The Mirrors (part twelve)
These were bungalows…nice, of a middle-class type, a block of them. Brick, front parlors shortening the porch, a slope of banked front lawn—a flood measure telling the tract had been built on this century. It was the fashion in Carolee’s neighborhood to have an ornamental tree, a crape myrtle or mimosa, a magnolia…
The trees were all planted in circles of brick. Each house had the oddity of a fence, wrought-iron and painted white, running between properties, apparently to nowhere. Every several sported a lawn jockey.
“We’ll see if we can just take a walk along here,” Wright said, low-voiced. They had come partway on the only possible bus.
“You getting out? You know where you’re going?”
“Now, mister, don’t make me late starting work.”
With a smile of private cost, if any, Wright had thought to say this. Charmante was wary, working on anger. Sitting his empty bus at the stop until they’d reached the end of the block and crossed to the next, the driver had finally eased off.
They walked the six blocks on, to the place where Wright’s source had discovered Miss Roback.
During their ride, Wright had murmured a confidence or two. “First name Carolee, that’s what I heard. You don’t think it’s some other lady.”
“I would doubt it.”
This was sounding formal, another sample of that hauteur keeping her better-educated self on her own side of the aisle.
“I don’t know your first name,” she said.
“I don’t know yours.”
“Well, I might of heard someone say, but I never heard you say.”
She stared at a man who had got to his feet staring down the bus back, as though he thought they should fall silent, seeing him off at his stop.
Wright said, “William.”
The sleepy neighborhood, empty of traffic, its doors and windows shut, changed, like a spell cast…not in their wake, but up ahead. One or two people came out on their front porches. A woman with a broom. A woman carrying a table phone, trailing its long cord, wanting to show off she had it, chatting in the open air. A man drove past and slowed down.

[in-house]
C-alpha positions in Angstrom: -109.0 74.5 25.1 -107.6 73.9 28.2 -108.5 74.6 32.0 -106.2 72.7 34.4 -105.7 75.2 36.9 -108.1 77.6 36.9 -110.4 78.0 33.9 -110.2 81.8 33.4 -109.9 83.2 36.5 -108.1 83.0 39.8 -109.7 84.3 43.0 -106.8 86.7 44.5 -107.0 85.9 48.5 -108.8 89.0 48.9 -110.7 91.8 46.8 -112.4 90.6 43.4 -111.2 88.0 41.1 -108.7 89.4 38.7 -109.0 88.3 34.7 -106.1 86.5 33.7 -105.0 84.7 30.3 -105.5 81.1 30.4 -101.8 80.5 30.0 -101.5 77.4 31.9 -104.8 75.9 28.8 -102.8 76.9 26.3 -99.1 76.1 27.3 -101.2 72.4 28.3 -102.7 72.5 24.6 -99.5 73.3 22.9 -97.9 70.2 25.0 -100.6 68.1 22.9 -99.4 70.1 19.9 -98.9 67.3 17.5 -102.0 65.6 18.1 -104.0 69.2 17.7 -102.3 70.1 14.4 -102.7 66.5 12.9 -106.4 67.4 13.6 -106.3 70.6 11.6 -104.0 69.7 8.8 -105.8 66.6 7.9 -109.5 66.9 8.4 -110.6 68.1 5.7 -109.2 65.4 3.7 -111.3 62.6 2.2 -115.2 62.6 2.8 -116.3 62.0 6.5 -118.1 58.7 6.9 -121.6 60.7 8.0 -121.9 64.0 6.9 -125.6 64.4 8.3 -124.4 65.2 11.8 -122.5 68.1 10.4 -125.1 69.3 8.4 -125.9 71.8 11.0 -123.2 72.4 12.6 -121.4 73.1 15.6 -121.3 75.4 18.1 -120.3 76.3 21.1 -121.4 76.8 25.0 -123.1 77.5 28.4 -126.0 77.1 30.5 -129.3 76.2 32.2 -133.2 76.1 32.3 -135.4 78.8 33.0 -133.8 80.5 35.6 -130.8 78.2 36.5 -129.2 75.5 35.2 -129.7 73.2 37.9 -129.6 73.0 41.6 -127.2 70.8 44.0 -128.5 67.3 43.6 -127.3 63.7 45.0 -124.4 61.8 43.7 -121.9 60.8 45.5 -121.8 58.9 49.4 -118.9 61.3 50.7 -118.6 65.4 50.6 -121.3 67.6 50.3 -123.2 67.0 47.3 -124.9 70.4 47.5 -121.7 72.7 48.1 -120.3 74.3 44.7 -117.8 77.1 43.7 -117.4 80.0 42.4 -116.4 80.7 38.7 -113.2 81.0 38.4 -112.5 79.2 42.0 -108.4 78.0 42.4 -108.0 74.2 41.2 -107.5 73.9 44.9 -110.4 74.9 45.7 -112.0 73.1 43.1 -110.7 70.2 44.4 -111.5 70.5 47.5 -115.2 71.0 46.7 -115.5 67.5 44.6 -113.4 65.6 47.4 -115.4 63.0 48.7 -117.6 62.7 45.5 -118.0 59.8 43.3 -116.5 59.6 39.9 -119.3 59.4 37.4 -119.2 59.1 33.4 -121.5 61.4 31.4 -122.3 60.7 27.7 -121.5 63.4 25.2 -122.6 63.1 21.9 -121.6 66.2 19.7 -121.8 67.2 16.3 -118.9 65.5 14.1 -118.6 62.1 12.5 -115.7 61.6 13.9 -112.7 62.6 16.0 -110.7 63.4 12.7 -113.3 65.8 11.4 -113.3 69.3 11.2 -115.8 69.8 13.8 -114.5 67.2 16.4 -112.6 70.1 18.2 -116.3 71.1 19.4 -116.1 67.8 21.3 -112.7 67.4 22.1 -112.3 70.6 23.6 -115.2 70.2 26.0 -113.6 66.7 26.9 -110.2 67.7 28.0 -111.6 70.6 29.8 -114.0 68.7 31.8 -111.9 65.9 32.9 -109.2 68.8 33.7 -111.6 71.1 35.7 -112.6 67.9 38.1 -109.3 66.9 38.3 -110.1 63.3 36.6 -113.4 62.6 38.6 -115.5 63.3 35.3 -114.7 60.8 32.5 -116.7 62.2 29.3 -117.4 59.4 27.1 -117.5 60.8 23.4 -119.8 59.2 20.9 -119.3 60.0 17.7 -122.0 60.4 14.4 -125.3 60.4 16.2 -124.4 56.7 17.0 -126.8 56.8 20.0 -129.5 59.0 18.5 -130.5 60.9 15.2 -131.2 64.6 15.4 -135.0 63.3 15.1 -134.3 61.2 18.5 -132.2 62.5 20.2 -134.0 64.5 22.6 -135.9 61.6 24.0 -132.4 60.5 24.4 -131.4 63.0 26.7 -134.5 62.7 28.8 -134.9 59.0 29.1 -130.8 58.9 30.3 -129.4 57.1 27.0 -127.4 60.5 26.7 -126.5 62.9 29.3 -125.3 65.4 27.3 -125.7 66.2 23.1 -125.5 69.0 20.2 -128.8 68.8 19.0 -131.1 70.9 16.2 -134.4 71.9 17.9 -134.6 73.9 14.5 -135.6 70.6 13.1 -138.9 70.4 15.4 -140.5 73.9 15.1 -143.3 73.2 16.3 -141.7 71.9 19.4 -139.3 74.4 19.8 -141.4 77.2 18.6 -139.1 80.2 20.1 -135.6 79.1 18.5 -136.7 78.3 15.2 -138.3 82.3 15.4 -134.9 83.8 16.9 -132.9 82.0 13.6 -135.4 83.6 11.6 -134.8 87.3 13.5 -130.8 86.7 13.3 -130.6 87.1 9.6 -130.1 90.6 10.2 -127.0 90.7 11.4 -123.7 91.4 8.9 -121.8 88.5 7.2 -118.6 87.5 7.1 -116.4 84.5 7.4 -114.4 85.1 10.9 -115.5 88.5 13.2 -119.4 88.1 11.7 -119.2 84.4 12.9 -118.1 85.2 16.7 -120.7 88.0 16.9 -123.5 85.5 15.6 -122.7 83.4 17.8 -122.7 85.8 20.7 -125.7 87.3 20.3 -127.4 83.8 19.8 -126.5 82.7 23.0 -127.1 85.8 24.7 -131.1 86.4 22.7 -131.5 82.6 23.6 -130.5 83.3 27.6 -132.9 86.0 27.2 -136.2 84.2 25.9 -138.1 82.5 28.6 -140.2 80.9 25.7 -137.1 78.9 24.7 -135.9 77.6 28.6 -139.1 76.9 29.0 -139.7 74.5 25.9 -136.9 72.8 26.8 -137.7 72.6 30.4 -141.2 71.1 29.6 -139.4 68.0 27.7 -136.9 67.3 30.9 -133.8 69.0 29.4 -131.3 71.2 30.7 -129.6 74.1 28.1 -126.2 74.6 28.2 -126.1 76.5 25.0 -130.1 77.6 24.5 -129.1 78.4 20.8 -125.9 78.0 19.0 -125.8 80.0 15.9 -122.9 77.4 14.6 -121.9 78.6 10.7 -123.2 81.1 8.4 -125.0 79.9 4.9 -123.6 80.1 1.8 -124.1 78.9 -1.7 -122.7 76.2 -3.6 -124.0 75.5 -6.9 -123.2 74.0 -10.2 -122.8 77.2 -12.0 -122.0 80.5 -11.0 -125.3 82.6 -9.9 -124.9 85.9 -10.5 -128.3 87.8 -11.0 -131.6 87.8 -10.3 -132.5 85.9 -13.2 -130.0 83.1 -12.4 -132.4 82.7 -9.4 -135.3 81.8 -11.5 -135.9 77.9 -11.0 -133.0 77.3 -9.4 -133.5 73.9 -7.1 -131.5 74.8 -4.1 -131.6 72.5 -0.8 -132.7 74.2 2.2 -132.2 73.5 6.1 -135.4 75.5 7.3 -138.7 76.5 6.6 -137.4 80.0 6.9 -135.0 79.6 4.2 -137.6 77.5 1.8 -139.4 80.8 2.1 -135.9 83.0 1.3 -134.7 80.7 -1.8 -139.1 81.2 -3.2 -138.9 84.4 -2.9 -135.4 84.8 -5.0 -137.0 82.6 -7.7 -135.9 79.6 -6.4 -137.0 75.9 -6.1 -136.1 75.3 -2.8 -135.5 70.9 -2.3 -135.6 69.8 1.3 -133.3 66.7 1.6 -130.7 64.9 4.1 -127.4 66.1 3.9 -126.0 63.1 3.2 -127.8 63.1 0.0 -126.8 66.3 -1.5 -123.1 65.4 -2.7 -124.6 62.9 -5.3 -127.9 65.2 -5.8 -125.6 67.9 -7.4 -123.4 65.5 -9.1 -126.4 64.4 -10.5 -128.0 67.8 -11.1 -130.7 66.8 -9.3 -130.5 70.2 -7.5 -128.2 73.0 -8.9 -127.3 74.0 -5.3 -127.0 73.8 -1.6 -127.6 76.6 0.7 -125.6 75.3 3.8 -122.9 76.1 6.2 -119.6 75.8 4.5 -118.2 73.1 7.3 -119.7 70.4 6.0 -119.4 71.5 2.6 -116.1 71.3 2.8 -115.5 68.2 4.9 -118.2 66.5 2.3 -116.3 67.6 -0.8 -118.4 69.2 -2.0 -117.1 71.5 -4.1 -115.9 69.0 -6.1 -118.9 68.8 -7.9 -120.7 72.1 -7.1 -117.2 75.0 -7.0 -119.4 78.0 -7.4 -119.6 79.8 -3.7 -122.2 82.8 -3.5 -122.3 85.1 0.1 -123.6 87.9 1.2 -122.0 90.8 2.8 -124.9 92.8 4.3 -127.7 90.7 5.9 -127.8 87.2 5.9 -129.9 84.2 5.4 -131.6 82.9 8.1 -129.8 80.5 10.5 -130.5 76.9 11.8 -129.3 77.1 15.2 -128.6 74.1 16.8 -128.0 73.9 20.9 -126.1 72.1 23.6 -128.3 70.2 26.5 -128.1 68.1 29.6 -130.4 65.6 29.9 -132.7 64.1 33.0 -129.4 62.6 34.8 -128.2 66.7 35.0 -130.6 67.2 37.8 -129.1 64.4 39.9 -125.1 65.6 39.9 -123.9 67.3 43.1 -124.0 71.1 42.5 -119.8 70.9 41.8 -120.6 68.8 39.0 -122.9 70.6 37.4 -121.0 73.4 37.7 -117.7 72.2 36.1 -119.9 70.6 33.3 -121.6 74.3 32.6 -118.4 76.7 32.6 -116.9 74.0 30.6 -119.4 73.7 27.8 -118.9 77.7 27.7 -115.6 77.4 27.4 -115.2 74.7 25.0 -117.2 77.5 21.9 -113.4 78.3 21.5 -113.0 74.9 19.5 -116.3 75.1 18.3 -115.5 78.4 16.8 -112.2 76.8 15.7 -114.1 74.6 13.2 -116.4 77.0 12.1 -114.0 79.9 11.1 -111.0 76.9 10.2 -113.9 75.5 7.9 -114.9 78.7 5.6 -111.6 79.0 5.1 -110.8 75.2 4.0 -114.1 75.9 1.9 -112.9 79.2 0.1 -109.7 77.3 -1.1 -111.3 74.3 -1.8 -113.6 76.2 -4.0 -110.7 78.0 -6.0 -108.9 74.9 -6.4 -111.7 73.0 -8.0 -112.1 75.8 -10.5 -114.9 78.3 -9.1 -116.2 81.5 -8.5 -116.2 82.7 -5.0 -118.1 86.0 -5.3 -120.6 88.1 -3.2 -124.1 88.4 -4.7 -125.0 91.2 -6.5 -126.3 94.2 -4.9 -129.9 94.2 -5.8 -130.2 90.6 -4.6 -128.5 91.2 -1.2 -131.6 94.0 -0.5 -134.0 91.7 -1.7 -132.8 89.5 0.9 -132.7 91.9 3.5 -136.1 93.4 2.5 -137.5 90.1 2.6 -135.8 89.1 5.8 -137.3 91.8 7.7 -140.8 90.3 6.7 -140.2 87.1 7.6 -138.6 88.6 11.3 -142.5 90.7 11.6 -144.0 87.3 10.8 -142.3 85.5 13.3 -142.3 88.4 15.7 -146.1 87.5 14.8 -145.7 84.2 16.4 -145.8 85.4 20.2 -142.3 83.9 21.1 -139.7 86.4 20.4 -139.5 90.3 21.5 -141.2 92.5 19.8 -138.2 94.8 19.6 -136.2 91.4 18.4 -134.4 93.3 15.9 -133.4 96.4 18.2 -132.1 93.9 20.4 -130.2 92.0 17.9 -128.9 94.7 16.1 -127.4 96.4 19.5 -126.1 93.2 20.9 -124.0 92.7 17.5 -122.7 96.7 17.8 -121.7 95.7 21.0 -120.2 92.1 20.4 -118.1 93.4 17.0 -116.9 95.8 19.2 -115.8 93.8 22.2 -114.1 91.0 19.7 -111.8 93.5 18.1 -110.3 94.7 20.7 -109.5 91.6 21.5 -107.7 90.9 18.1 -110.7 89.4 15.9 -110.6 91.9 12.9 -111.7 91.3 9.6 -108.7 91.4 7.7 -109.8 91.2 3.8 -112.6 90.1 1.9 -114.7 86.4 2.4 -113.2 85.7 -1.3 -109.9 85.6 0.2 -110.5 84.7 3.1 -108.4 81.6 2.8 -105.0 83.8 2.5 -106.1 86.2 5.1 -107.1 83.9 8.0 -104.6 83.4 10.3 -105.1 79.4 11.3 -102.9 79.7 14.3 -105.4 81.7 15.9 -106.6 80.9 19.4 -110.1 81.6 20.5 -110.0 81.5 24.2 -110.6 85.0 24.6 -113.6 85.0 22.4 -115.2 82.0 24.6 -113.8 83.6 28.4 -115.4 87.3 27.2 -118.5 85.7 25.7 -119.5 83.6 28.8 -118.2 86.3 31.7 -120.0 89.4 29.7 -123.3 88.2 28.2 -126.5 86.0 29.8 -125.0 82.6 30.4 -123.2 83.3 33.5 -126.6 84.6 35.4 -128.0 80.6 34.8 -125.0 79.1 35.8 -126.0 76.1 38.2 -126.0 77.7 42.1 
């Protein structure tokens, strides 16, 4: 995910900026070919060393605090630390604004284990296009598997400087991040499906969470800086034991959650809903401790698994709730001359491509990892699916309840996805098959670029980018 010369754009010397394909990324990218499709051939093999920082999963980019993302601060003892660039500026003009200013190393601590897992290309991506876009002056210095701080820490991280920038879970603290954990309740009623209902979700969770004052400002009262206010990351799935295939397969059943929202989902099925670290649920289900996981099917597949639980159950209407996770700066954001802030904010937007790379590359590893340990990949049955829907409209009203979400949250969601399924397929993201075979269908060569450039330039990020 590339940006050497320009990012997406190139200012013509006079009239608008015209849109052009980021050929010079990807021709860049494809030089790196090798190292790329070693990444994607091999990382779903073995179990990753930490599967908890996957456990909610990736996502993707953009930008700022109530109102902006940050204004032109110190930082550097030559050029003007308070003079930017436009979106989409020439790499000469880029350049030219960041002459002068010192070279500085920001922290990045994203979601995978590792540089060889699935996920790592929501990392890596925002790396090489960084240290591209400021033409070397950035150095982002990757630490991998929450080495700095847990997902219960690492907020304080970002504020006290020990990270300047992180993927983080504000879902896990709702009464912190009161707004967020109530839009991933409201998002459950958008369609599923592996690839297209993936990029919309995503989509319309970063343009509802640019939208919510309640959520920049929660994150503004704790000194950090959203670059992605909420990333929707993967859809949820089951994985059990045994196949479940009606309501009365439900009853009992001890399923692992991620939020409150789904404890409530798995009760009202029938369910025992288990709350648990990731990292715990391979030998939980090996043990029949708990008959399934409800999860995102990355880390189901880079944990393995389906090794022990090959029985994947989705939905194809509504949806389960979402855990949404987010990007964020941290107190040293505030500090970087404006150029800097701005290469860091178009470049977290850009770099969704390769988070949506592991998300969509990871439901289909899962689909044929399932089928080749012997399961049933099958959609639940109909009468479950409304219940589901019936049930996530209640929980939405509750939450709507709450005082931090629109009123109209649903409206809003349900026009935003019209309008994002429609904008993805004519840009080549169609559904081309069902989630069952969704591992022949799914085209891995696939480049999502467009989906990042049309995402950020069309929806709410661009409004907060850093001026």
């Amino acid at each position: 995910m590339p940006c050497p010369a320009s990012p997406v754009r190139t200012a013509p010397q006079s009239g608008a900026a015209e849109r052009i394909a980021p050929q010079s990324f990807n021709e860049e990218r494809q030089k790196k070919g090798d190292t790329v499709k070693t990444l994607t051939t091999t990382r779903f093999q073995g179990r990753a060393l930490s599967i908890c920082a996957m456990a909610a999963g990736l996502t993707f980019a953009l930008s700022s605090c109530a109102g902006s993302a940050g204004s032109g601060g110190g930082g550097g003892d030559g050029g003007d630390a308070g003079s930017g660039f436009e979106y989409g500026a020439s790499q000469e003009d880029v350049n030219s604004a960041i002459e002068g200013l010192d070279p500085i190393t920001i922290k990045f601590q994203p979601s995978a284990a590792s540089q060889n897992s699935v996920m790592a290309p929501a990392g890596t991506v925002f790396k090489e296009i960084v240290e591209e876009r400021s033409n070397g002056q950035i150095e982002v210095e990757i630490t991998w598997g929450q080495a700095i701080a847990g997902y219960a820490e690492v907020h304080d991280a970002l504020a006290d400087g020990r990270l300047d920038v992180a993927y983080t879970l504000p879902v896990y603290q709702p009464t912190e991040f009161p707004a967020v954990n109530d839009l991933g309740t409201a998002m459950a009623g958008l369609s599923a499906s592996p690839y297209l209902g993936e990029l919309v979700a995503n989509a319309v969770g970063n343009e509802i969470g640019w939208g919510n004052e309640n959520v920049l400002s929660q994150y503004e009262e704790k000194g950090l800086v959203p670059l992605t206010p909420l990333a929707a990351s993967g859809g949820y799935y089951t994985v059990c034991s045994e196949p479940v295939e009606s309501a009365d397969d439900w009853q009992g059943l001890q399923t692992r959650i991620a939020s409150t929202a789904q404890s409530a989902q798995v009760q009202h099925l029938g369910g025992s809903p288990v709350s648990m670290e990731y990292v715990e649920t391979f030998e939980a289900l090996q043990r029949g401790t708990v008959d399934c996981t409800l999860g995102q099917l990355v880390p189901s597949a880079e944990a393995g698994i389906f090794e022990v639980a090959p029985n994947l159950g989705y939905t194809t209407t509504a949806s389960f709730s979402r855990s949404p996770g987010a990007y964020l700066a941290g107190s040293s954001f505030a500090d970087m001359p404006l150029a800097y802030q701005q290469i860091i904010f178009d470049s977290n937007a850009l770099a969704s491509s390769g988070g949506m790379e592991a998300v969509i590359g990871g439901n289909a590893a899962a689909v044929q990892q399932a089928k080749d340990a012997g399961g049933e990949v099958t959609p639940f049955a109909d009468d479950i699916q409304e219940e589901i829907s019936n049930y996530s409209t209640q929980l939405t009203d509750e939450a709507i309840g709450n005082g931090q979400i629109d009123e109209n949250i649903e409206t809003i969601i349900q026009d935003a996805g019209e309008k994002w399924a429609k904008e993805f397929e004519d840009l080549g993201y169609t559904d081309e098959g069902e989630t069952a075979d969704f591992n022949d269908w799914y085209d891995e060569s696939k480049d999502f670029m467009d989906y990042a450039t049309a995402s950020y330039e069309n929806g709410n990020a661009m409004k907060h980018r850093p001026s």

“Lost your way?”
“No, sir. Miss Roback having some shingling done.”
“How come you brought your lady friend?”
Yes, anger, and she wasn’t sure at whom. She wouldn’t have Wright making up a lie to excuse her, when he hadn’t finished imparting what they were up to in the first place. She would have to drop a name, and it felt wrong to Charmante to violate one of Esta’s immutable laws, that all her life she’d sensed the iron core of.
“I clean for Mr. Rothesay, over on Dumain Street.”
They walked on. Wright returned the wave of a man in overalls, coming round the side of a house three or four down, balancing a ladder under his arm. Their escort drove slowly, his wheels gliding to their footpace. Through his window he whistled Dixie, and when they reached Carolee’s, Wright’s friend said, undertone, “You’uns come on back.”
Back along the fenceway, to where another man knelt on the grass before an unlatched toolbox. A woman in a grey collared dress and white apron stood on the step propping the kitchen door with her hip, holding a pitcher of tea.
“Now, ma’am, if you just take that from me, I’ll go get another glass.”
“Reckon I don’t need one special,” Wright told her.
“I’m Marian. Is it Mrs. Demorest? We can sit at the kitchen table.”
Miss Roback was not at home. The men were banging nails over their heads, which annoyance in its way cloaked this indiscreet talk, making it easier.
“How did Mr. Wright happen to end up working on her roof?”
“They got a row of houses on this street messed up from that hurricane last September. Won’t take them any time to finish. It was Bill…my Bill…I don’t know what yours likes to be called…must’ve spoke for him to Mr. Hillman. But I know what you’re saying.”
Marian dug a cigarette box from her apron pocket, and when Charmante shook her head, let this rest in her hand on the cloth. “I can talk to Miss Roback. I never saw her get in much of a temper. She doesn’t, with me, and she treats me pretty good. If you got something to say to her, it’s okay, I can let her know. But I have to know it’s not just some business.”
Well, it was a new world, drinking ice tea and eating wafer cookies in Carolee Roback’s kitchen. A new world, where the teachings of Esta still obtained. Trust didn’t flow both ways…your offense the less forgivable. You, to live in peace, needed that good opinion. You could curry it, you could cultivate it with dignity, but you couldn’t flout it. No matter how little they cared for yours.
“Mr. Wright,” she said, “is a little ahead of himself.”
“Somehow, I been and got on the wrong side of you again.”
Again they walked—it was all buses and walking, getting places—this time from the gas station to Charmante’s house, that she meant pointing out to Wright in passing (not inviting him in yet). The strung-out settlement where she and Esta lived hugged the road a mile or two between the city and the riverland.
“Well, see,” he said. “I couldn’t hardly gone knock at Miss Roback’s door, street like that. You probably never heard of a little watering hole called Rolly Carter’s. I went down and ran into Jimmy Gaylord, the man you just saw, with the ladder…he works for Hillman, the roofer. Jimmy thought he was just hearing that name, Roback…”
(2020, Stephanie Foster)